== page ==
How the 'Tester's Mindset' Can Be a Barrier or a Bridge for Software Testing
Have you ever wondered what makes a good tester in today’s fast-paced and collaborative software development? Do you think you need to be born with certain traits to be a tester, or can you learn them along the way?
Below, I share my journey about how I learned to question the stereotypes and gatekeeping of the so-called “testing mindset”. I explain why I think anyone who is curious about how things work can be a tester and why testing is not just about finding bugs but about helping the whole team deliver quality software. This takes all kinds of people with all kinds of mindsets.
“The Testers Mindset”
“A tester must be slow, methodical, detail orientated and document everything they do.”
The above is a sentiment I have heard echoed in different ways throughout my testing career. As I have gained more experience, knowledge, and skills from working on different projects and teams for over seven years, I have come to question the notion that testers need to possess certain natural traits. This is especially true as we shift towards continuous or holistic testing and away from the QA bug swatter.
It’s so much more simple
I believe that, if we are going to refer to a “testing mindset”, we should keep it simple. I really think anyone could be a tester in some sense; however, to be a tester who will enjoy and stay in the position, I think you need one thing.
An interest in how things work.
Did you ever take apart something as a child just to see what made it work? Did an adult ever tell you to stop asking why and how, but you just needed to know?
That’s it; it’s that simple. With the right amount of work and dedication, you could be a software tester, and believe me, the industry needs you right now.
Build Bridges not Barriers
I don’t know how things are in other parts of the world, but here in the UK, we are desperately short of testers who are passionate about their work. Many testers are just using testing as a stepping stone to something else. The number of testers who are genuinely excited and curious about testing is so limited that I can’t imagine needing to gatekeep this industry at all.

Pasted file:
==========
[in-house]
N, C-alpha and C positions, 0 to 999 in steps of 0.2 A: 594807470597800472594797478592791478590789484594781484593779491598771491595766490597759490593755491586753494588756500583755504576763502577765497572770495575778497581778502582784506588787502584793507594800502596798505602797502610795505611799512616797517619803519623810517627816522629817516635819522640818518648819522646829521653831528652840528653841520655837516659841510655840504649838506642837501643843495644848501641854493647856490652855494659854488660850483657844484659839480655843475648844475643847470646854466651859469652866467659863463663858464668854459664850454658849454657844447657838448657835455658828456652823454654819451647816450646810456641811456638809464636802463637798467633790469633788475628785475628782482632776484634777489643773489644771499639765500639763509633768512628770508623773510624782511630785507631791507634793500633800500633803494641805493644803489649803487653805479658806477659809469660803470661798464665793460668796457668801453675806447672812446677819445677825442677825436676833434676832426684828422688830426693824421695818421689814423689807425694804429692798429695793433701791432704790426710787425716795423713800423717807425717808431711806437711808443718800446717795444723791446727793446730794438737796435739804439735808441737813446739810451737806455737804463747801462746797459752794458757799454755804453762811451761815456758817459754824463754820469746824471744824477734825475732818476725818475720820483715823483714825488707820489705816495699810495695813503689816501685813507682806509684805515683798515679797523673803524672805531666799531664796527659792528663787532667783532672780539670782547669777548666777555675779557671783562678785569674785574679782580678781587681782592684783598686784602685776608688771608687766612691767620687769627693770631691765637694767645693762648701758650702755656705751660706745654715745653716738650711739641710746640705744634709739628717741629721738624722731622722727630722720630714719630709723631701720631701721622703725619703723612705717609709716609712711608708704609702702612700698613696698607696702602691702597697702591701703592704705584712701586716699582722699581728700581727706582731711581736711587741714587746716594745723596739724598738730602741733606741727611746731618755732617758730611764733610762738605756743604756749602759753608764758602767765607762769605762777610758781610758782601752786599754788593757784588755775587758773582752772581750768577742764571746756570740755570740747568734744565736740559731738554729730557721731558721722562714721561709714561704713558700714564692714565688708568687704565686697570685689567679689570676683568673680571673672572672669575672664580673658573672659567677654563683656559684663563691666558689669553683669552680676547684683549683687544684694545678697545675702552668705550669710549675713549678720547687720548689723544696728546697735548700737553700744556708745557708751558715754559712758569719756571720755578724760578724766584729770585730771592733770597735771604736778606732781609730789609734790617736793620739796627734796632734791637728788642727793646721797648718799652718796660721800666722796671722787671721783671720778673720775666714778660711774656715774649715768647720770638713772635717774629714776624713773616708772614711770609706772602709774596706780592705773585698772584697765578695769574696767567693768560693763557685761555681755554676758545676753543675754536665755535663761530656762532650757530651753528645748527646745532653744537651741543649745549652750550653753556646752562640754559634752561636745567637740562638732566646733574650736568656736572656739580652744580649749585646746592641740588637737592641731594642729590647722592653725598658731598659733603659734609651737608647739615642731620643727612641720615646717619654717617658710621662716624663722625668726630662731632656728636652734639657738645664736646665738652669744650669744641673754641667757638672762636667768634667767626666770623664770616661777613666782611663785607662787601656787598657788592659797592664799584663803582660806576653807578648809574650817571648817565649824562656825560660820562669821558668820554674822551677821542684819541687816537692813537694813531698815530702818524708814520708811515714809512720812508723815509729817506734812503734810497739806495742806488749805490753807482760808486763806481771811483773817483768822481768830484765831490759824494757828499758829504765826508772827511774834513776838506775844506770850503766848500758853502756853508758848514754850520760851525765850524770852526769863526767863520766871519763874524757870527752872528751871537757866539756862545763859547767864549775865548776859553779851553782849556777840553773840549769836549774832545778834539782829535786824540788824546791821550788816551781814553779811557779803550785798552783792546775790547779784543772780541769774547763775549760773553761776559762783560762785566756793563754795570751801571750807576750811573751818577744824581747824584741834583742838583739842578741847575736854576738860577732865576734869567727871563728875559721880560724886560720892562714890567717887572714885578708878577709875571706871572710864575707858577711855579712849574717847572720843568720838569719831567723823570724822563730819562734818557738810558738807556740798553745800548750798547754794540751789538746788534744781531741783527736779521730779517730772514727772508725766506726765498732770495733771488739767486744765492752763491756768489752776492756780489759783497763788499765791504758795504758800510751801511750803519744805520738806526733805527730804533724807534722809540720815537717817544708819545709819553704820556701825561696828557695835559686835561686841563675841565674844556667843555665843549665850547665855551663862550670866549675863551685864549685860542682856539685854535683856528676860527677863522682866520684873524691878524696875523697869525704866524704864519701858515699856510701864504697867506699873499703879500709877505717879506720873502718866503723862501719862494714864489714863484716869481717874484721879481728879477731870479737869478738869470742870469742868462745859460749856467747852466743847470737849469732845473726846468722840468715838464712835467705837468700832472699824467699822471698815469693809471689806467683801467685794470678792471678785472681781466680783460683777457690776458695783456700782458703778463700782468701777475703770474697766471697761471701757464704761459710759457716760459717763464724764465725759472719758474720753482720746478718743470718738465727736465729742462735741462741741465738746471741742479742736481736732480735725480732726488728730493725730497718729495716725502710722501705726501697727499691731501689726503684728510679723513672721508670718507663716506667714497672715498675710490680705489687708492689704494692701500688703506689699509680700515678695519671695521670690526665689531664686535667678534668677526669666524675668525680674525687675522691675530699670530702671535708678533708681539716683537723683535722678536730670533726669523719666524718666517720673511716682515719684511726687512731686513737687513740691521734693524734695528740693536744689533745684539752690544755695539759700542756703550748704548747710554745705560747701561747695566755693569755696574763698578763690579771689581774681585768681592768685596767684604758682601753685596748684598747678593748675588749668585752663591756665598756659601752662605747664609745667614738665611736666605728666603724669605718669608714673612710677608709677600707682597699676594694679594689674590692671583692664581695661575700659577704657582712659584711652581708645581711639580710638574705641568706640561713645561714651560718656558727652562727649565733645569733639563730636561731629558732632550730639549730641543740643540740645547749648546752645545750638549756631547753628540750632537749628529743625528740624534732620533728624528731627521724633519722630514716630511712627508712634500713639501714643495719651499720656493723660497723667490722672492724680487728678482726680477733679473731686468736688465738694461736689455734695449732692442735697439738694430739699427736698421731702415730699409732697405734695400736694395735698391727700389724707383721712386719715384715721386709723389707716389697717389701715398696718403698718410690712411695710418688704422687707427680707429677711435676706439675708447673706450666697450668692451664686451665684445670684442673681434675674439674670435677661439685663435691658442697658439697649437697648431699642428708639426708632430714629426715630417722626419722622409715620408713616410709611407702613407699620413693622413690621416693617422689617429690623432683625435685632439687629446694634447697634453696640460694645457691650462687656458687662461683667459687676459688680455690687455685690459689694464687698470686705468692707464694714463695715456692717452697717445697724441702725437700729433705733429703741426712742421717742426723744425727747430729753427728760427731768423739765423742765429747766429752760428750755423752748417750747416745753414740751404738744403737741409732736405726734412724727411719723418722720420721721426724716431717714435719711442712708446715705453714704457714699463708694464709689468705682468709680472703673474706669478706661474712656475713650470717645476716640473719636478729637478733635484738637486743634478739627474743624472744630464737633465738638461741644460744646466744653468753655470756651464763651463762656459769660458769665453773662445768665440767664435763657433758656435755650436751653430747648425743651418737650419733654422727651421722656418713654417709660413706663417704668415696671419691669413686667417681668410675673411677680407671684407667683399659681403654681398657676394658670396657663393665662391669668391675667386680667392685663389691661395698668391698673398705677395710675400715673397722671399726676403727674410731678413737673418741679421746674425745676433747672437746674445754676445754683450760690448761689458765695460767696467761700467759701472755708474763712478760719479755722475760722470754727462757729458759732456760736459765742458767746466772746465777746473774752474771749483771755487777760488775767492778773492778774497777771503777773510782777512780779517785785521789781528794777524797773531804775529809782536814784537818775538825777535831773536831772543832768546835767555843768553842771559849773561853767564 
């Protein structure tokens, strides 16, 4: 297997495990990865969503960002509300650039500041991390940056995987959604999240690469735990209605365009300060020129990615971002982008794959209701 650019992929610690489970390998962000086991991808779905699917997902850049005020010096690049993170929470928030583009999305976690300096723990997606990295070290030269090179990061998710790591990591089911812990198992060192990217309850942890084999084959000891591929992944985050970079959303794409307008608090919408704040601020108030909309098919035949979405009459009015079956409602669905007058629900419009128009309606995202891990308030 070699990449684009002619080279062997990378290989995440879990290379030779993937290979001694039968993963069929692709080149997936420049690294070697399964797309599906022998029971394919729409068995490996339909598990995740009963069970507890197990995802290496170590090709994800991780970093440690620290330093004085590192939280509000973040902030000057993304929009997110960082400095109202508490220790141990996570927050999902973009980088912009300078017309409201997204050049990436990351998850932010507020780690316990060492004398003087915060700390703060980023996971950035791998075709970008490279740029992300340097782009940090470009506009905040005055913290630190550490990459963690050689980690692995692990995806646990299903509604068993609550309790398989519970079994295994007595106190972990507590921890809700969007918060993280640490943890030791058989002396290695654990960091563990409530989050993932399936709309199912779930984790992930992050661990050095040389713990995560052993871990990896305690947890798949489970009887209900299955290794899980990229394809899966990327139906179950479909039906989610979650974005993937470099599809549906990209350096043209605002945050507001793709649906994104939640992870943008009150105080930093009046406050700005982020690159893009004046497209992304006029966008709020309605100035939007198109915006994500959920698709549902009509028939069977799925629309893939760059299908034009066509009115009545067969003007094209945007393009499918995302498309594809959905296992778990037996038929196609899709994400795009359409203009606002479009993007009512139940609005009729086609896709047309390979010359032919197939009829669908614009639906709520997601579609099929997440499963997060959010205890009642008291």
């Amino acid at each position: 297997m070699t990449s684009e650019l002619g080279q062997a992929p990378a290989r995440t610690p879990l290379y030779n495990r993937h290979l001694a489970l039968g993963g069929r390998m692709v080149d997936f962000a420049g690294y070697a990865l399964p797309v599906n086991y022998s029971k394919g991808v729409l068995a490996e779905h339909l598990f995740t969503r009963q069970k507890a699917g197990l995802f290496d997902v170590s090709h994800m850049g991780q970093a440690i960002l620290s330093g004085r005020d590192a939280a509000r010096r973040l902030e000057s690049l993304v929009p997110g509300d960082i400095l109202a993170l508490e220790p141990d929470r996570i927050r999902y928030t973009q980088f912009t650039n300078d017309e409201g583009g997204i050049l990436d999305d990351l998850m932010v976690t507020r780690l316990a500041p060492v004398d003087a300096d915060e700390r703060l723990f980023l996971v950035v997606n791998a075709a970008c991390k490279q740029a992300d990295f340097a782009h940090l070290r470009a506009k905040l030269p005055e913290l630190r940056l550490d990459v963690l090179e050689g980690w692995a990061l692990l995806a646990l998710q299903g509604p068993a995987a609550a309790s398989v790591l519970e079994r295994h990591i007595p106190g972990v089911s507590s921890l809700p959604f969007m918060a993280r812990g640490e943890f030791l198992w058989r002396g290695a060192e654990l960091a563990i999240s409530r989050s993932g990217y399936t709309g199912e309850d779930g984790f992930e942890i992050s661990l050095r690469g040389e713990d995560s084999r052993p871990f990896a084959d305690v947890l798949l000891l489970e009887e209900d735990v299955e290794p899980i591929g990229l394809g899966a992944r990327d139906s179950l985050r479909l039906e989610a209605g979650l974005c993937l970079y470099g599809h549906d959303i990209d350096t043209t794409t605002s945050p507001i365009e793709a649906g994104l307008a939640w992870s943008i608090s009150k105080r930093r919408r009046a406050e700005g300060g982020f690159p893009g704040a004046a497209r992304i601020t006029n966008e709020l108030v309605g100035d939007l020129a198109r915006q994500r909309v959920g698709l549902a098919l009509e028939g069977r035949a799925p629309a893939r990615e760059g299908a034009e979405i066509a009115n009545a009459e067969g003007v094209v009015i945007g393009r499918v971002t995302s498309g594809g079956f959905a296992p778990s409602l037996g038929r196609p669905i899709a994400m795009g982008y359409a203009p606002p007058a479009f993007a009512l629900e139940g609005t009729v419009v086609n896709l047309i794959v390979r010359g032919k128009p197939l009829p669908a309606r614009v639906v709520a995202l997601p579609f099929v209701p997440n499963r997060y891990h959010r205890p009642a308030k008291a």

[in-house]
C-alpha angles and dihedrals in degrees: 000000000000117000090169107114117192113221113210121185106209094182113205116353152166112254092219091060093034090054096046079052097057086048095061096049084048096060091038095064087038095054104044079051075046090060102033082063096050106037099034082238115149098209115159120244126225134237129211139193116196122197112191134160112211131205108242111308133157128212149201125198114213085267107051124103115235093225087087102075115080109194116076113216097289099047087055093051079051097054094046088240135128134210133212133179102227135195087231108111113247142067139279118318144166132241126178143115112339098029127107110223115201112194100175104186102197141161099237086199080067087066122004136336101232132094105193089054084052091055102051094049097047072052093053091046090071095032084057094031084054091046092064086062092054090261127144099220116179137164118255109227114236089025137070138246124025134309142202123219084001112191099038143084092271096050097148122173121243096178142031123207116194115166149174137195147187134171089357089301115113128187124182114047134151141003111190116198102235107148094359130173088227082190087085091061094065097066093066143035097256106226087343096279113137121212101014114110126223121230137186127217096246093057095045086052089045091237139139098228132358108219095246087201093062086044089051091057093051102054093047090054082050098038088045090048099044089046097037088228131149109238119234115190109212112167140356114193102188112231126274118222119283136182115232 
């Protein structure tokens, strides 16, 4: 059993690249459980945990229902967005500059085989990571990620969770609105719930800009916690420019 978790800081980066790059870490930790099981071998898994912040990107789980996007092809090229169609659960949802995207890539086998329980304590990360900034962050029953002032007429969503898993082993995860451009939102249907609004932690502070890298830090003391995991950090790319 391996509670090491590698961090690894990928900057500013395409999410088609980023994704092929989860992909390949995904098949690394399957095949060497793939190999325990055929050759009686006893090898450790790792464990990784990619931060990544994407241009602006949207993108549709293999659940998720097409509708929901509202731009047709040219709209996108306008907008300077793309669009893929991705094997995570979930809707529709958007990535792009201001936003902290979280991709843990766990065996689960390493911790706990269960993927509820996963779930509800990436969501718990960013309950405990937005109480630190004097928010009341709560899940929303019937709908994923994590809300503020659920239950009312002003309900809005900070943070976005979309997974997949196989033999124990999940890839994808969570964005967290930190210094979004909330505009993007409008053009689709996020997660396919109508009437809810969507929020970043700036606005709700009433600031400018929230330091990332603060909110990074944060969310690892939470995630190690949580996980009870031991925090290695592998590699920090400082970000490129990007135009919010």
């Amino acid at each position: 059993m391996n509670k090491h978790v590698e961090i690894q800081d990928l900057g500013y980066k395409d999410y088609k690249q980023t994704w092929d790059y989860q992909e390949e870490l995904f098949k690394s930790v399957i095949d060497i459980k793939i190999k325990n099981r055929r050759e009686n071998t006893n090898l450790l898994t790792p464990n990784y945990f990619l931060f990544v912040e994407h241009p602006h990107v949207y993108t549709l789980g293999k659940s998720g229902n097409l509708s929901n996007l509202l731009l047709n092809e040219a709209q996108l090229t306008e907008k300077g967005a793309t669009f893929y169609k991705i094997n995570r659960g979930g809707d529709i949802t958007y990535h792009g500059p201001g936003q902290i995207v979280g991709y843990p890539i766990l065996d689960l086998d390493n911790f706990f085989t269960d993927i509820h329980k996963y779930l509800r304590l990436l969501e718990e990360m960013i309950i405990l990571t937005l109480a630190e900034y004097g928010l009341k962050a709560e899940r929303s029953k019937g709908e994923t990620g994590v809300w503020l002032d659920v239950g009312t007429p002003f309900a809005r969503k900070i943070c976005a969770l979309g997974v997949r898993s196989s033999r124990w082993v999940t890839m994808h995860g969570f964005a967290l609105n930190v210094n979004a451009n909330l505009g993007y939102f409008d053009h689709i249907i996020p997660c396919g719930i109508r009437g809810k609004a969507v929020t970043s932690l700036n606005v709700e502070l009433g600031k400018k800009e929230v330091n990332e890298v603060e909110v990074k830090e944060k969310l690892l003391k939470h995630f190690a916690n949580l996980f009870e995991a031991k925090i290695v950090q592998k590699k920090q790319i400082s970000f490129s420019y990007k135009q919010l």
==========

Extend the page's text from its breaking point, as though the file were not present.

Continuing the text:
I’m positive this industry has room for testers who are slow and methodical, I think there is also room for testers that are quicker moving and scrappier. There is room for testers who like to document and those who like to use their code and work as documentation. There is room for testers who like to get their heads down and not talk to people and those who like to do more talking and team building than actual testing.
In Agile/Continuous testing/holistic testing teams we need testers that are going to think about testing all the way through the SDLC, and this is going to require different types of people working well together. A tester should not be considered a last line of defense or someone who should catch every bug. Quality is down to the whole team and a tester is someone who is helping facilitate this quality mindset.
In my opinion we gain nothing from gatekeeping our industry by stating that testers are built a certain way and that you must be this way to join.
Let’s remember that we are all malleable. People have innate qualities that they can use day-to-day and they have other skills that come less naturally but can be learned for when the team needs them.
If we are going to continue using the “testers mindset” lets turn it into a bridge to reach out to people on the fence about testing and show them that they can do it; they can be the very thing we need.